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Why Your Child Should Try New Sports

Posted 10/25/2016 by UHBlog

Are your kids frustrated with their batting average or incurring frequent injuries on the volleyball court? It may be time to try a new sport. Ask us.

Why Your Child Should Try New Sports

If your young runner repeatedly experiences shin splints and your aspiring tennis star constantly battles shoulder pain, don’t let them throw in the towel. Instead, encourage them to try a new sport.

“I see a lot of overuse injuries in my clinic due to sports specialization,” says sports medicine specialist Mary Solomon, DO. “When playing the same sport over and over again, repetitive activity causes wear and tear on the tendons, muscles and – especially in children – on the growing bones. Choosing a variety of activities is helpful.”

Switching sports – from, say, running to swimming or soccer to basketball – also provides other physical and developmental benefits. According to Dr. Solomon, these include:

  • Developing stronger muscles in different muscles groups
  • Strengthening bones
  • Increasing eye-hand coordination
  • Improving balance
  • Boosting self-esteem – “Children begin to see themselves as well-rounded individuals as opposed to only identifying as a soccer athlete or a hockey athlete,” she says.
  • Learning to resolve conflict – “Leaning on other people to help improve their technique on the field can be applied to other aspects of life,” Dr. Solomon says. “They are held accountable and learn responsibility as they continue to develop skills. Playing on different teams allows them to do that with other individuals who may not be as like-minded.”
  • Promoting fun, which, in turn, increases the chance they will carry healthy fitness habits into adulthood. This may stave off serious medical conditions, such as obesity, diabetes and cardiovascular issues.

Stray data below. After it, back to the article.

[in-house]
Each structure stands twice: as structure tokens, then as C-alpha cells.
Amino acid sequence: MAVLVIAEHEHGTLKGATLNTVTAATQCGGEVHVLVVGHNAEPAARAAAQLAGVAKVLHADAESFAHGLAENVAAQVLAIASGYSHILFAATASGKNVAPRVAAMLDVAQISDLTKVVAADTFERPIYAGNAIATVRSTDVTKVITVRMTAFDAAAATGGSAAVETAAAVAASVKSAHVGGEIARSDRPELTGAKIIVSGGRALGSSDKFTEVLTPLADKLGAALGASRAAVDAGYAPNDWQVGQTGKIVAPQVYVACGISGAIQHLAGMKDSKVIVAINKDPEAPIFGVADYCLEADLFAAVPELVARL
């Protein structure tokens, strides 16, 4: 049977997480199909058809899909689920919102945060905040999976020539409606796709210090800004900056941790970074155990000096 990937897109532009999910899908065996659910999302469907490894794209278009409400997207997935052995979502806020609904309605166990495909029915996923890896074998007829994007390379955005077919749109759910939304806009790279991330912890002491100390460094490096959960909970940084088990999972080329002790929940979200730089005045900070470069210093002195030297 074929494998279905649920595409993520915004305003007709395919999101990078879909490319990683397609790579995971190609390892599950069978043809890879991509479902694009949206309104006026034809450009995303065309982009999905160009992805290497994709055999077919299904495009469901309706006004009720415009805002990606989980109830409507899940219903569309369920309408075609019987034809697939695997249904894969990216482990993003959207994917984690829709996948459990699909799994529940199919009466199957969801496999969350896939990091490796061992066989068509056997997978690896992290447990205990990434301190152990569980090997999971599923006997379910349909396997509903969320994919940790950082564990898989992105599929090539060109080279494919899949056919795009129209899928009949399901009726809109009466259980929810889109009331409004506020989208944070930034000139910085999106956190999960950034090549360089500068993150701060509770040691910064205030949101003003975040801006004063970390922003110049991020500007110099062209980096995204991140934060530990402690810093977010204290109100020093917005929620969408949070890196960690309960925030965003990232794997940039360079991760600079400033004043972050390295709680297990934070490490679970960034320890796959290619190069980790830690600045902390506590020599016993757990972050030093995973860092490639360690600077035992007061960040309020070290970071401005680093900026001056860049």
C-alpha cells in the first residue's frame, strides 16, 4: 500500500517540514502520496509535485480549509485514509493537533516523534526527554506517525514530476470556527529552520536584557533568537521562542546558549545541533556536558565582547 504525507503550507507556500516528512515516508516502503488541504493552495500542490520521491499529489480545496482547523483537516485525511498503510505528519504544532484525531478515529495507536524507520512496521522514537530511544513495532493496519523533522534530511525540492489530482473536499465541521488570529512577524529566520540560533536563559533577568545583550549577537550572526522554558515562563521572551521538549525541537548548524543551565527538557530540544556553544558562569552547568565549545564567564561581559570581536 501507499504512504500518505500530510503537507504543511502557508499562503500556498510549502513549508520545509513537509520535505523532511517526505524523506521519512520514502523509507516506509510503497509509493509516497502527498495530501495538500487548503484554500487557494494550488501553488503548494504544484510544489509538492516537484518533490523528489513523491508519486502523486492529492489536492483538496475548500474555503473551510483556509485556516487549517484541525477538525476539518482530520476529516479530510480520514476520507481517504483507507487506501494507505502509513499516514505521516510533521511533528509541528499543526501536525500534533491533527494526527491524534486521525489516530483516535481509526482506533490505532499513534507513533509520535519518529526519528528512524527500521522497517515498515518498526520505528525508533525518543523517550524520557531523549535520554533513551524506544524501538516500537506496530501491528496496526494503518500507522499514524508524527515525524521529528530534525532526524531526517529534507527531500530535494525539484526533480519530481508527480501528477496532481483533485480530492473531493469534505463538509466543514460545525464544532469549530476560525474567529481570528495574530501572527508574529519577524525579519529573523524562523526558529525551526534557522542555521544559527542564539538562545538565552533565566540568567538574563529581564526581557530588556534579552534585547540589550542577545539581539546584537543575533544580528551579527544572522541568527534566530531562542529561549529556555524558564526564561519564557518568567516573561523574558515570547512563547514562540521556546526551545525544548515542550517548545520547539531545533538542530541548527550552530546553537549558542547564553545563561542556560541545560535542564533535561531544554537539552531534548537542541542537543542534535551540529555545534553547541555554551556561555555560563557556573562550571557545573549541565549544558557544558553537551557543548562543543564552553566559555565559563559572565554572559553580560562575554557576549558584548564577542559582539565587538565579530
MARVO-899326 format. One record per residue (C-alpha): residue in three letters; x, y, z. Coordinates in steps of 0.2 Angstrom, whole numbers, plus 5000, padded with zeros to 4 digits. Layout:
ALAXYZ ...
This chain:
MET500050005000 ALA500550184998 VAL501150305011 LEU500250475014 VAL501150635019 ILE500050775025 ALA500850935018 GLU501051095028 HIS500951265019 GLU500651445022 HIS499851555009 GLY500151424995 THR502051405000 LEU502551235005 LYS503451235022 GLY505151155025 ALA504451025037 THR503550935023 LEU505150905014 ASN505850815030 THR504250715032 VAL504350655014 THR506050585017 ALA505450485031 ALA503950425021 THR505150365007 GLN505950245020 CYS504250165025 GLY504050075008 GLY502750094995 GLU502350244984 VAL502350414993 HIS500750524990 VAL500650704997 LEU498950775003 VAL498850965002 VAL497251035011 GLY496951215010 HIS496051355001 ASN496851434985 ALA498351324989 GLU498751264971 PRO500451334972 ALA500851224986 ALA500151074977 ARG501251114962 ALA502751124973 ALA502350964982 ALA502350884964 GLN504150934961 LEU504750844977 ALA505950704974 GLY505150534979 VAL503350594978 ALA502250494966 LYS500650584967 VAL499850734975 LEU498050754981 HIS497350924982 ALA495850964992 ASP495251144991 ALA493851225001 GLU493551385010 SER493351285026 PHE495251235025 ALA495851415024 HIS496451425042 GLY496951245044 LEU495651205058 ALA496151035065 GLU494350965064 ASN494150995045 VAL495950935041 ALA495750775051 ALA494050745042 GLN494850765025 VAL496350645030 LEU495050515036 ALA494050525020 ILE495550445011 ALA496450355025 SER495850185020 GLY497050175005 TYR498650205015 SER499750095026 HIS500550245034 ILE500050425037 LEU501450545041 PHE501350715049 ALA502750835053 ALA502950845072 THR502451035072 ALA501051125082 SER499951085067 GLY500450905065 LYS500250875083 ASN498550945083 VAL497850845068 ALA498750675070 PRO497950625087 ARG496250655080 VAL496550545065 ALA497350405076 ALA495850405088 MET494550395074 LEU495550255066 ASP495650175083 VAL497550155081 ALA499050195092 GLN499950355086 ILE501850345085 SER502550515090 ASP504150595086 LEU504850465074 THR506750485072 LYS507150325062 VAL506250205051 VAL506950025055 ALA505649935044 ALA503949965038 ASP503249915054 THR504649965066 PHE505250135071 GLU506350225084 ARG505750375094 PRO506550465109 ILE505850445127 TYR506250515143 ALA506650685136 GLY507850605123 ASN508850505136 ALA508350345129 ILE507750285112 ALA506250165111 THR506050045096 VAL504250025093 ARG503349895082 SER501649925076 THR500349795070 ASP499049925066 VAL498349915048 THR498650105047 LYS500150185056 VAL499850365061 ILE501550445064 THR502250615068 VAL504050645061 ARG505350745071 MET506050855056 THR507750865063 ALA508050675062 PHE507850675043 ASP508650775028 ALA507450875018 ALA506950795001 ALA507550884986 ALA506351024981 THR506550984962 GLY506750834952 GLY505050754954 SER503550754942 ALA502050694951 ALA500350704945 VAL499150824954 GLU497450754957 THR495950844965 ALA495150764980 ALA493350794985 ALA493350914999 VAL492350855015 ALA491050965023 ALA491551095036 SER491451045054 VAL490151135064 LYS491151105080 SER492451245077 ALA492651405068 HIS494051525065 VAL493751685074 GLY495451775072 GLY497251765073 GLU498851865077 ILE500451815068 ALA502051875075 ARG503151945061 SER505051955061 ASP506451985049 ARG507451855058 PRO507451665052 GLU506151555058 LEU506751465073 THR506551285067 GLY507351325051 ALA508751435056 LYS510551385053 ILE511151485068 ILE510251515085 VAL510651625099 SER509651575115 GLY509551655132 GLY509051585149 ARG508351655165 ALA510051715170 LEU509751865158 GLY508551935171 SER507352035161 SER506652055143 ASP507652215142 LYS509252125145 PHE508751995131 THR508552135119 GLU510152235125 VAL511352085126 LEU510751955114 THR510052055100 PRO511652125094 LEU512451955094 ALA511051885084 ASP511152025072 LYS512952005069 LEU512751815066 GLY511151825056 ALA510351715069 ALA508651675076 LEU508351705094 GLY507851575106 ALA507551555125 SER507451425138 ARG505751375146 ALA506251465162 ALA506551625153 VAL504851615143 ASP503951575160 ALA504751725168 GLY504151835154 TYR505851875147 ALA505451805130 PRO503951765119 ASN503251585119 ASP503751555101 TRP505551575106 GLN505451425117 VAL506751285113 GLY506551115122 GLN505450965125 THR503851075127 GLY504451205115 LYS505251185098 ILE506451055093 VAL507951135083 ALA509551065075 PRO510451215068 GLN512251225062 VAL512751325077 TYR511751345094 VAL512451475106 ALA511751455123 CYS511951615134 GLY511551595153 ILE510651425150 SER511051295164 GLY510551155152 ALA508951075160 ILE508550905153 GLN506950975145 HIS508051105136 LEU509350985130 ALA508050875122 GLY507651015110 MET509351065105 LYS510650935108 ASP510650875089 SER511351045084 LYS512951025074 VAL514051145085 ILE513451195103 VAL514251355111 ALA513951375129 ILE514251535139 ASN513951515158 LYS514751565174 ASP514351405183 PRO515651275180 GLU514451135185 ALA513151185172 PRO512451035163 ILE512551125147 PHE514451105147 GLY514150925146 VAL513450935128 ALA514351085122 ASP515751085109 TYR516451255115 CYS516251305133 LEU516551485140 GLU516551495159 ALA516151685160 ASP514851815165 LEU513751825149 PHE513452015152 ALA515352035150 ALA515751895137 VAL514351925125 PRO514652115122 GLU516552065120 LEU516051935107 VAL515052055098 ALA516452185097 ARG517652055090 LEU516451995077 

There are many reasons young people stop playing sports, Dr. Solomon acknowledges, but she believes all children benefit from participating in some type of physical activity, whether or not it’s within the framework of an organized league. Even if you didn’t grow up playing sports, encourage your children by emphasizing the joy of fitness and keeping expectations in check. Stay focused on today (Is my child having fun and getting exercise?) rather than the future (Will my child win a football scholarship?).

“Try to enjoy where your child is in his or her development now,” Dr. Solomon says. “The real motivation of sports should be to have fun, be healthy and be active.”

Youth travel leagues are prevalent, but they can be expensive, time-consuming and geared toward more highly skilled athletes. Dr. Solomon suggests checking out CYO leagues, the YMCA or a sports-development class at a community center. These are often more affordable, less time-consuming and less competitive than travel leagues.

If organized sports isn’t on your family’s radar, your children can still reap the benefits of mixing up their physical activities. Engage them in a game of catch or Frisbee. Walk together in the park. Encourage them to play outside with friends.

“The goal is to interact with someone else and do something involving physical activity that improves musculoskeletal health and cardiovascular health in an environment that is safe,” Dr. Solomon says.

Mary Solomon, DO is a sports medicine specialist at University Hospitals Rainbow Babies & Children’s Hospital. You can request an appointment with Dr. Solomon or any other doctor online.

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